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December 23, 2014

I got to my room in Phnom Penh at about midnight last night, after many many hours of travel. But despite a bit of fitful airline seat sleep, I couldn’t click into the time zone.  By 5am, I gave up on sleep, watched Anthony Bourdain’s No Reservations: Cambodia on iTunes and by 7 I was out on the town.

The Central Market was just steps from my hotel (that’s why I chose it. That and the fact that it was $15/night). I love the bustle of a Southeast Asian street. Mopeds and tuk tuks alongside expensive sedans speed in all directions with no clear regulations. Each intersection is a game of chicken, but, against all odds, I’ve never seen an accident.

The Market itself is a central room of vendors with rays of shops off it’s center. The stalls are filled with fish and meats and vegetables. The smells range from slightly sickening to fabulously delicious.  Flowers, pots and pans, and shoes were sold in other alleys of shops.  After wondering in wonderment for a while I sought out sustenance.  First coffee.  The strong brew was paired with sweet condensed milk.  Then I headed off to find something for breakfast. A bowl of spicy, limey noodles with pork spring rolls did the trick.  I was thrilled with my day and it wasn’t even 9am.

First though I had to cross the street. The motorcycles and tuk tuks whizzed by as waited for my opportunity to dash.  As I looked lifted, someone grabbed my right hand and pulled.  I looked over at a woman who’s decaying teeth and weather beaten face made her seem much older than I suspect she was. She pulled me across the street saying you mustn’t be scared.  When we got to the other side, she squeezed my hand and said “welcome to cambodia. merry christmas.” and disappeared into the crowds.

I popped back to the hotel, grabbed a tuk tuk and asked the driver to show me the town. He suggested the Royal Palace and off we went. My driver left me on the corner and pointed toward an entrance. I walked off to find my way in, but at each door the guard pointed me on. The large street on which the palace sat was closed to traffic but lined with students groups and finely dressed men and women holding bright yellow and red silk flowers.  It seems the president of Vietnam was in Phnom Pehn to meet with the Cambodian king.  I waited with the crowd for about an hour.  The students flashed me peace signs and posed with their arms around each other and big smiles as only teenagers  can.  The crowd seemed to be mostly made up of Vietnamese living in Cambodia.  Whenever there was a flicker of activity from behind the palace gates a cheer went up and the student band began to play.  I stayed until a caravan of black suvs disappeared behind the gate, waved good by to the band and headed back to my tuk tuk.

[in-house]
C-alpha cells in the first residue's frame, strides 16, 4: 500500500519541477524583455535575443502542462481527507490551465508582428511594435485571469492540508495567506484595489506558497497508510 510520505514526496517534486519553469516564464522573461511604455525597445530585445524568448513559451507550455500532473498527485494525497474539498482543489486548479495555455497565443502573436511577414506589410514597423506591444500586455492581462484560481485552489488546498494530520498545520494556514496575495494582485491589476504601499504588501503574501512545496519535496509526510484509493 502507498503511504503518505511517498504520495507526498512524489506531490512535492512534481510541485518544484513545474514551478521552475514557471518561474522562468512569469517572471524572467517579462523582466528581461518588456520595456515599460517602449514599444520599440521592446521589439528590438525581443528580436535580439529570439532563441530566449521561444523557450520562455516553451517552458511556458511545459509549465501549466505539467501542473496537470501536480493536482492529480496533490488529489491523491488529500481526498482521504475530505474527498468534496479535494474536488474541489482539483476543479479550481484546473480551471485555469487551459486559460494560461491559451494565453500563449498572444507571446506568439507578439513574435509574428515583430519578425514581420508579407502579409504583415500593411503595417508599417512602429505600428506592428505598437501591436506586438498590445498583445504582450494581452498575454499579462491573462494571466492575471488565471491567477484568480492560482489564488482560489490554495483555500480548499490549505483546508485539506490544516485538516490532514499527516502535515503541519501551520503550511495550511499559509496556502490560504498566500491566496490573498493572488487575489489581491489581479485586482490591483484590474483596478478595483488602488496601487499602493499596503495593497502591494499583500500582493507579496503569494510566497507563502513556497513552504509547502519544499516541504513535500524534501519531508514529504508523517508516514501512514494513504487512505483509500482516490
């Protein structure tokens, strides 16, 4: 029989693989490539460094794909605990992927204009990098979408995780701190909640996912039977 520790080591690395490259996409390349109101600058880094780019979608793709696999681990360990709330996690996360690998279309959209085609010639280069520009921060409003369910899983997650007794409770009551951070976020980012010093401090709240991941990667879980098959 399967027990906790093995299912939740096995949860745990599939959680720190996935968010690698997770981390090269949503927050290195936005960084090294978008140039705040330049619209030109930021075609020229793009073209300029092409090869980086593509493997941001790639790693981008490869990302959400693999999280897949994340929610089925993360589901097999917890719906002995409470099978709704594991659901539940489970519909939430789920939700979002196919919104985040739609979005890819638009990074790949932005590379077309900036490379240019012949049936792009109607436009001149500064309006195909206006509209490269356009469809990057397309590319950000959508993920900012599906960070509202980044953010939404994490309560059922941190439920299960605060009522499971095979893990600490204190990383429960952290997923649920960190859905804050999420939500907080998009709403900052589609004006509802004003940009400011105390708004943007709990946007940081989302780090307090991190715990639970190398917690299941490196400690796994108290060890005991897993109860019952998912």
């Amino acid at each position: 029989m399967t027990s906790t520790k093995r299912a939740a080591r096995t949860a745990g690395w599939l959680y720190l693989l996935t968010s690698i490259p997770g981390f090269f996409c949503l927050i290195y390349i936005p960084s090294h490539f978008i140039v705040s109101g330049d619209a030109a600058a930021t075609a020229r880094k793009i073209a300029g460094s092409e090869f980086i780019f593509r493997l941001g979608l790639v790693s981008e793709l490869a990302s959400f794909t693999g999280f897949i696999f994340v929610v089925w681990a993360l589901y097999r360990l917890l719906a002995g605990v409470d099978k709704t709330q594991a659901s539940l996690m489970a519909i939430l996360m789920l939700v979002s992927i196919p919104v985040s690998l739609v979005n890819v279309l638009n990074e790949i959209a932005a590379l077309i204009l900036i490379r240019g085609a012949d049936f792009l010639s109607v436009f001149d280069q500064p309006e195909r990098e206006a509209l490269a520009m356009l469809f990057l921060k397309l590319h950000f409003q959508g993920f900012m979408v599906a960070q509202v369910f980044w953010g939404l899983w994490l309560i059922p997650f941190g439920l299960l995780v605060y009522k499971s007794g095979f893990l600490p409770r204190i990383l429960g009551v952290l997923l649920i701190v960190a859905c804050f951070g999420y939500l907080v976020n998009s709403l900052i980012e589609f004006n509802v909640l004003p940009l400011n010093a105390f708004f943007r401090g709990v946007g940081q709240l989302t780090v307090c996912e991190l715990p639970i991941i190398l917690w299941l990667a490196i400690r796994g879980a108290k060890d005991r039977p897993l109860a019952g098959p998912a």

We made our way along the Mekong River and around town to Phnom Wat – a temple high on a hill in the center of town.  A man leaning on a branch to support his single leg waved souvenirs at me.  I climbed the steep staircase to the temple – pausing to selfie with the marble Buddhas that lined the stairs. The sweeping views from the top were almost as fabulous as the neon alter where people made offerings and prayer.  Lit with red and green tubes of light with a flashing sign, worships knelt before the Buddha and waved lotus flowers over their heads.

Back on the street, my driver spun me around the city for another half hour or so before we headed back to the hotel. In the balmy Cambodian weather, a tuk tuk offers nice breezes and great views. When I leaned out to take a photo, a driver of an adjacent tuk tuk warned me to hold my phone tight, there were thieves about.  That on top of the warning sign in the hotel to keep my eyes peeled for child sex abuse, tainted my rosy view of the city a bit, but not much (I was keeping my eyes peeled though. No child would be hurt on my watch!)

And with that, my morning in Phnom Pehn came to an end and I headed to the airport for a quick flight to Siem Reap  – home of Angkor Wat and a Waukeela reunion!


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